Named for General Winfield Scott, Scott County is an area of 375 square miles located in the southwest corner of the Twin City metro area.
The Minnesota River Forms the northern border of the county. The broad river valley cuts though glacial sediment into some of the oldest rock known. Now primarily farm land, an oak savanna, a mixture of grass and clusters of trees grew parallel to the river valley. The savanna bordered the “big woods,” a hardwood forest that covered a majority of the state before it was logged in the mid-nineteenth century. Native American people occupied this area for last 10,000 years. Physical evidence of these inhabitants in Scott County remains as Burial Mound sites.
The Dakota Indians inhabited southern Minnesota at the time Europeans began to enter the area to explore and later to engage in the fur trade. The Dakota are comprised of three major groups: Lakota, the western Dakota group; Nakota in the middle and Sentee on the east. These three groups are further divided into several bands. The area of Scott County was inhabited by two bands of the Sentee, the Mdewakanton and Wahpeton.
The Dakota people lived semi-nomadic lives following a seasonal cycle. Mother earth provided their subsistence; they gathered food, hunted, fished and planted corn. Dakota villages were occupied in the summer, but in winter the bands dispersed for hunting. The Dakota bands of the Shakopee, Eagle Head and Sand Creek had permanent villages in the area along the Minnesota River. Numerous trails linked these settlements and the Red River Valley in the North and Prairie Du Chein to the Southeast. These trails were used by fur traders and settlers and came to be known as the “ox cart trails.”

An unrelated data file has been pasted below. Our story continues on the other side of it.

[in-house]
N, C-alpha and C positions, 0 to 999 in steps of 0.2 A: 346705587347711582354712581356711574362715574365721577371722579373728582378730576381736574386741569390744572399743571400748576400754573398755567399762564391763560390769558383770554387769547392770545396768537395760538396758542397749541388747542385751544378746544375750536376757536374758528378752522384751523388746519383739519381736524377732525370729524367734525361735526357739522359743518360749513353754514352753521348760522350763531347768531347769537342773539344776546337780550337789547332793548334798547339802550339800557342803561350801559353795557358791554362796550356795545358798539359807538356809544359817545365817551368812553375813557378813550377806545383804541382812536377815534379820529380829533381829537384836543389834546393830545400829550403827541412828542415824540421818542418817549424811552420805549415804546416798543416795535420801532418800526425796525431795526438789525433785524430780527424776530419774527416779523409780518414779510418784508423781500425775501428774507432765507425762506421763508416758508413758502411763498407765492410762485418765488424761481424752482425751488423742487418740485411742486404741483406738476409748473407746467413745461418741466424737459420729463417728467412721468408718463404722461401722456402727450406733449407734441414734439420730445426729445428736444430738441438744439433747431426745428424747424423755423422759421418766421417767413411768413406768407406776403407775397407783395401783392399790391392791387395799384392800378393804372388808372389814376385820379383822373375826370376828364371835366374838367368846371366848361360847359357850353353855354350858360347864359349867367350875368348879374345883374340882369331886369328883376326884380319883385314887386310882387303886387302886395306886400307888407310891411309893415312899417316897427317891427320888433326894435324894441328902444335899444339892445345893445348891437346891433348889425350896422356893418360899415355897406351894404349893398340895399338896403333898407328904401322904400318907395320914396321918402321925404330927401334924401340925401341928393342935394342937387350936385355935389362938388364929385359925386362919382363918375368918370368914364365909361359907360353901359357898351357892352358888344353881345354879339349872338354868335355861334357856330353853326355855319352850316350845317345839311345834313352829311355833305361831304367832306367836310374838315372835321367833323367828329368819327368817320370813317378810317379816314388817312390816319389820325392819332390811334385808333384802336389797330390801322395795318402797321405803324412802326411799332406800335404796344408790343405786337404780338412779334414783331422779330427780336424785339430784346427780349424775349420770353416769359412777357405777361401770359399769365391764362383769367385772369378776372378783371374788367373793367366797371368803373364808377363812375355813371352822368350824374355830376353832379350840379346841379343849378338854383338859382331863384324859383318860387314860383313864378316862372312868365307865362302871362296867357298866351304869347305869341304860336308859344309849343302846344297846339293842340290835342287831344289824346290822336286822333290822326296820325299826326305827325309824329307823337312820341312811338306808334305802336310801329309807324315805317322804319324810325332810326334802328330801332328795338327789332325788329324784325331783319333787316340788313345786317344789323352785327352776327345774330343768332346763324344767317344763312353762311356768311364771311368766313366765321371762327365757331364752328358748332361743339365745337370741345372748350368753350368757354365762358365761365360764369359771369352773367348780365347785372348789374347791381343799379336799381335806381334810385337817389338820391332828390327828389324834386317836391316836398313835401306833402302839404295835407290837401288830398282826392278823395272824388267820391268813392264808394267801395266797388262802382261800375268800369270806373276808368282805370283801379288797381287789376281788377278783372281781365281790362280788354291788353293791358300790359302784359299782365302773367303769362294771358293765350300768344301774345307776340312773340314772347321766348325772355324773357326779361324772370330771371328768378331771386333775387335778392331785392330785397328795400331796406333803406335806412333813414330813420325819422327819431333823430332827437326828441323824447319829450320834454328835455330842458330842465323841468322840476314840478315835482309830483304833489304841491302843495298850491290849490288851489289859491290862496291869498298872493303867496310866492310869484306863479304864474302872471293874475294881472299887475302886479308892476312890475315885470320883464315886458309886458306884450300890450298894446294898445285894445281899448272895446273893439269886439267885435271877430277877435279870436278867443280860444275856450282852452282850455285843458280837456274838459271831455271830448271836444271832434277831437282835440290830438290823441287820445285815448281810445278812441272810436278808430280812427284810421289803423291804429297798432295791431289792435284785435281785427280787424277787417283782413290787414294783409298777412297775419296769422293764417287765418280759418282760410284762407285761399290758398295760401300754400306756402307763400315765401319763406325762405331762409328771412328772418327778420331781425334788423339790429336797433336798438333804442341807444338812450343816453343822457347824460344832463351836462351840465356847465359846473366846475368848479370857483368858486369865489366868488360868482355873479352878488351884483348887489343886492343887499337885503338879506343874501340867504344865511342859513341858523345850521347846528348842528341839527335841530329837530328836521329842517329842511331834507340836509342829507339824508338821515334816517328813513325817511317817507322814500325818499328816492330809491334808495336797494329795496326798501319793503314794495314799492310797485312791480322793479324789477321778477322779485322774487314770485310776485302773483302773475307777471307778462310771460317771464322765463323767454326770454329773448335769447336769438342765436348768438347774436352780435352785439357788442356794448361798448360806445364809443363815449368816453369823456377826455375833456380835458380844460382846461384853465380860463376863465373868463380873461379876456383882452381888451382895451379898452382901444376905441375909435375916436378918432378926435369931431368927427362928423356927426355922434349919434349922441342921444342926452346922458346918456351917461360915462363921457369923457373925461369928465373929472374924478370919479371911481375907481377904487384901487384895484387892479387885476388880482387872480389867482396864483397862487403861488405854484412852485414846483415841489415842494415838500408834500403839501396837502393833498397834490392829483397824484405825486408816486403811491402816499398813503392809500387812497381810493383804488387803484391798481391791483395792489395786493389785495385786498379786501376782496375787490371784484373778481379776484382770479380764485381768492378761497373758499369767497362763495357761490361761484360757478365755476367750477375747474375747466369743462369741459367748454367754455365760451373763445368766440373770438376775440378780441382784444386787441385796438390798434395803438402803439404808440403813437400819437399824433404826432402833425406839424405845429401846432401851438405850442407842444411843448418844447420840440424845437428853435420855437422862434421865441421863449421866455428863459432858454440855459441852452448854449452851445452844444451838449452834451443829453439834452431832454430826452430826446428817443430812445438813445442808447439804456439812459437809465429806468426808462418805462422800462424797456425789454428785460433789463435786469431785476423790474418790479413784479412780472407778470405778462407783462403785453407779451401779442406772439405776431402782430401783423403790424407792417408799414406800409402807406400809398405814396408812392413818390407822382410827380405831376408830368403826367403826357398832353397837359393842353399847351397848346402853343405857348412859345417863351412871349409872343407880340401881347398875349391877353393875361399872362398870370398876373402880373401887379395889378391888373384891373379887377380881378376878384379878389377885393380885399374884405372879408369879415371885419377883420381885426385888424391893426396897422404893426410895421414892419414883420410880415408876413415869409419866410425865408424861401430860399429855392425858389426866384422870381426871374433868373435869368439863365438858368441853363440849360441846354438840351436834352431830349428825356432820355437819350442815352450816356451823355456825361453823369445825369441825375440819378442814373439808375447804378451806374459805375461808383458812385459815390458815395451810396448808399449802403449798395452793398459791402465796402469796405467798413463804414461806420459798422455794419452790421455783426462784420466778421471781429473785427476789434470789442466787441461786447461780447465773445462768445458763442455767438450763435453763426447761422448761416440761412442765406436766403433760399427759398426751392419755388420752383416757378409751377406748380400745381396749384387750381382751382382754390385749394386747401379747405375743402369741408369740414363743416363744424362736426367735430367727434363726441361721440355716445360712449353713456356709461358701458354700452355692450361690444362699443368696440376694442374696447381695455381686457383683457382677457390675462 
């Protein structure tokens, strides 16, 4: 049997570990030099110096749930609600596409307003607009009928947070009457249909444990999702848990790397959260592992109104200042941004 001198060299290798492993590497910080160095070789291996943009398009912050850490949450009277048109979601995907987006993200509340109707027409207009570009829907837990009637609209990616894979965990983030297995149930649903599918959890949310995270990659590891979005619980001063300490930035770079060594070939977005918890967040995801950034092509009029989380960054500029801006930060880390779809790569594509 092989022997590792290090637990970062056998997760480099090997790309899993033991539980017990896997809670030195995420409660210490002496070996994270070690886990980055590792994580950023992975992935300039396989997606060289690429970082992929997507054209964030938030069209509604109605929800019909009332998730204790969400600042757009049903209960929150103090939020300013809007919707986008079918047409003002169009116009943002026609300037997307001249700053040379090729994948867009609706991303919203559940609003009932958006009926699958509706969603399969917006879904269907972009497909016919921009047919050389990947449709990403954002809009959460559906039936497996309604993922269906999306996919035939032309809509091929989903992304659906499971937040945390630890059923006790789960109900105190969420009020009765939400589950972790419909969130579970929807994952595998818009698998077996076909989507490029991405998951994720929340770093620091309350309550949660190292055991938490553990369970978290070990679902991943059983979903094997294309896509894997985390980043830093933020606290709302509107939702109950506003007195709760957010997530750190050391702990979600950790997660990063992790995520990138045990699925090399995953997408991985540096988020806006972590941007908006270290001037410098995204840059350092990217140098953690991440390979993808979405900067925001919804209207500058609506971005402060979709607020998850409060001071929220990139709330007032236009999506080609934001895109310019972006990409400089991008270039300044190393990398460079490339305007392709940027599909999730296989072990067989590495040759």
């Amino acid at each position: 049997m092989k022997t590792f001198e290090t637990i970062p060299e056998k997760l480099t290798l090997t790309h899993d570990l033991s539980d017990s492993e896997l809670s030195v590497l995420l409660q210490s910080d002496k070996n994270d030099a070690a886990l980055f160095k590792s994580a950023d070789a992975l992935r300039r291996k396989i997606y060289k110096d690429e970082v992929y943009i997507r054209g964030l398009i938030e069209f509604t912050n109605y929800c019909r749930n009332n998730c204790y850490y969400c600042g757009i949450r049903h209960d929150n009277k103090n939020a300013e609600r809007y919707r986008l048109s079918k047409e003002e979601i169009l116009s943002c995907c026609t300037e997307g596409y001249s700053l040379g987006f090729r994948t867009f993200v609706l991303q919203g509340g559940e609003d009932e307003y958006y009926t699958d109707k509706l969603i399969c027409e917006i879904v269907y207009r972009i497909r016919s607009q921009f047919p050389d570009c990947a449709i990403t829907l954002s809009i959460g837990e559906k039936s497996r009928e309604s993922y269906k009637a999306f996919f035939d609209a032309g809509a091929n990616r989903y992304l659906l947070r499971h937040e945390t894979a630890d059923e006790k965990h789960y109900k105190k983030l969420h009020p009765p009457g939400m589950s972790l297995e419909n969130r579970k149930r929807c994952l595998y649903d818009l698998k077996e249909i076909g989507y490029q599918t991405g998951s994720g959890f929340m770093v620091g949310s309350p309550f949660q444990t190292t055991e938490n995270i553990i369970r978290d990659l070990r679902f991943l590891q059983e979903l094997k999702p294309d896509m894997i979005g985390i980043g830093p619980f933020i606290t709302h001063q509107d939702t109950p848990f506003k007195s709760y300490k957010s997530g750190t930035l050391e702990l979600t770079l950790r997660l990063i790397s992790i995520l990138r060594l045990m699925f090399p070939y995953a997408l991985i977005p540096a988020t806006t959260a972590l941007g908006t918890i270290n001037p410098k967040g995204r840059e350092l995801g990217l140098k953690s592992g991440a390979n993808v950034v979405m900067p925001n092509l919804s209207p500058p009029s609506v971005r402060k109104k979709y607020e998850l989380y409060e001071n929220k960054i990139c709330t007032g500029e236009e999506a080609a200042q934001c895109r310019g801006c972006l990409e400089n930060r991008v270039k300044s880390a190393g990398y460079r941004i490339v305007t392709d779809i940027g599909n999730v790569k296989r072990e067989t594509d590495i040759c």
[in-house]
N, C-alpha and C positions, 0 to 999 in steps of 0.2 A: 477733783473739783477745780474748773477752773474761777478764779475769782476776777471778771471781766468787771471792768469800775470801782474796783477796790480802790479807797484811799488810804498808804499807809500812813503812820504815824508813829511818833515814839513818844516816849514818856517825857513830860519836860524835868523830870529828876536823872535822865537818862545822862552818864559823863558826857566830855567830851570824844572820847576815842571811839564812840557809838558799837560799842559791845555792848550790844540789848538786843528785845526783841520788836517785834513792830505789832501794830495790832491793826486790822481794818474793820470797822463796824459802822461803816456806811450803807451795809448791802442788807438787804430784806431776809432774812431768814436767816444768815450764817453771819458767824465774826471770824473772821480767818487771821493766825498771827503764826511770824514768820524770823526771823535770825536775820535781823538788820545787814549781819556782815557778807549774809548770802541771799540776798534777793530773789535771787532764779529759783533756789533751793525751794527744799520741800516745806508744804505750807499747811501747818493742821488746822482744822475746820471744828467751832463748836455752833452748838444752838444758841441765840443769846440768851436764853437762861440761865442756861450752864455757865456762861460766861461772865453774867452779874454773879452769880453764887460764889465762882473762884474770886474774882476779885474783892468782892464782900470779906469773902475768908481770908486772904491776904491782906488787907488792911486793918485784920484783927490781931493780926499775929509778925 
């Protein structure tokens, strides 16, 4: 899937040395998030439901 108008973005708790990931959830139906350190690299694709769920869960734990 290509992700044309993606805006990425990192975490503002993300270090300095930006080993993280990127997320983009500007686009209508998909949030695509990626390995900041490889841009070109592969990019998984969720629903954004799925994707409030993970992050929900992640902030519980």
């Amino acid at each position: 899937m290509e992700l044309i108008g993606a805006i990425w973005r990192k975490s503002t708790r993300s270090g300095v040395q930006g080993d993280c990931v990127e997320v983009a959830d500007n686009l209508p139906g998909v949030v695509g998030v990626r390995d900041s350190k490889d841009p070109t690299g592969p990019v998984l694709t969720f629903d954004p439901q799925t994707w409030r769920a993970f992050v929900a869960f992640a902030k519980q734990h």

The area of Scott County – and much of southern Minnesota – was opened for settlement by two treaties signed at Mendota and Traverse des Sioux in 1851 and 1853, respectively. These treaties officially removed the Dakota to a reservation on the upper Minnesota, though many returned to their traditional hunting grounds in the summer.
Land speculators and settlers entered the area in droves staring in the mid-1850s. The Minnesota River and the ox cart trails being the primary transportation routes. The ethnic make-up of these settlers and speculators was broad. Yankees were the first to arrive, followed by groups of German, Irish, Czech and Scandinavians. Each group brought with them their own religion and traditions. Most became farmers.
Townsites sprang up as quickly as farms. Some survived; others did not (see St. Lawrence). Shakopee, the County Seat, began in 1851 as a trading post near the Dakota village of Chief Shakopee (or Shakpay). Townsites, like those worldwide, were established along transportation routes. Initially the Minnesota River was the predominant mode of transportation, the railroad changed that, and highways developed along the ox cart trail and between communities.
New Prague was founded by a group of Czech/Bohemian immigrants. Belle Plaine was founded by Territorial Judge A. G. Chatfield. Jordan, Prior Lake, Savage and other smaller and abandoned communities comprise an ethnically diverse history.
Today, urban sprawl and suburbanization are changing this primarily rural county. Industry has taken hold, and transportation issues play a primary factor in recent development. The Scott County Historical Society is working to preserve this rich and varied history by maintaining a resource center, exhibits and historic sites.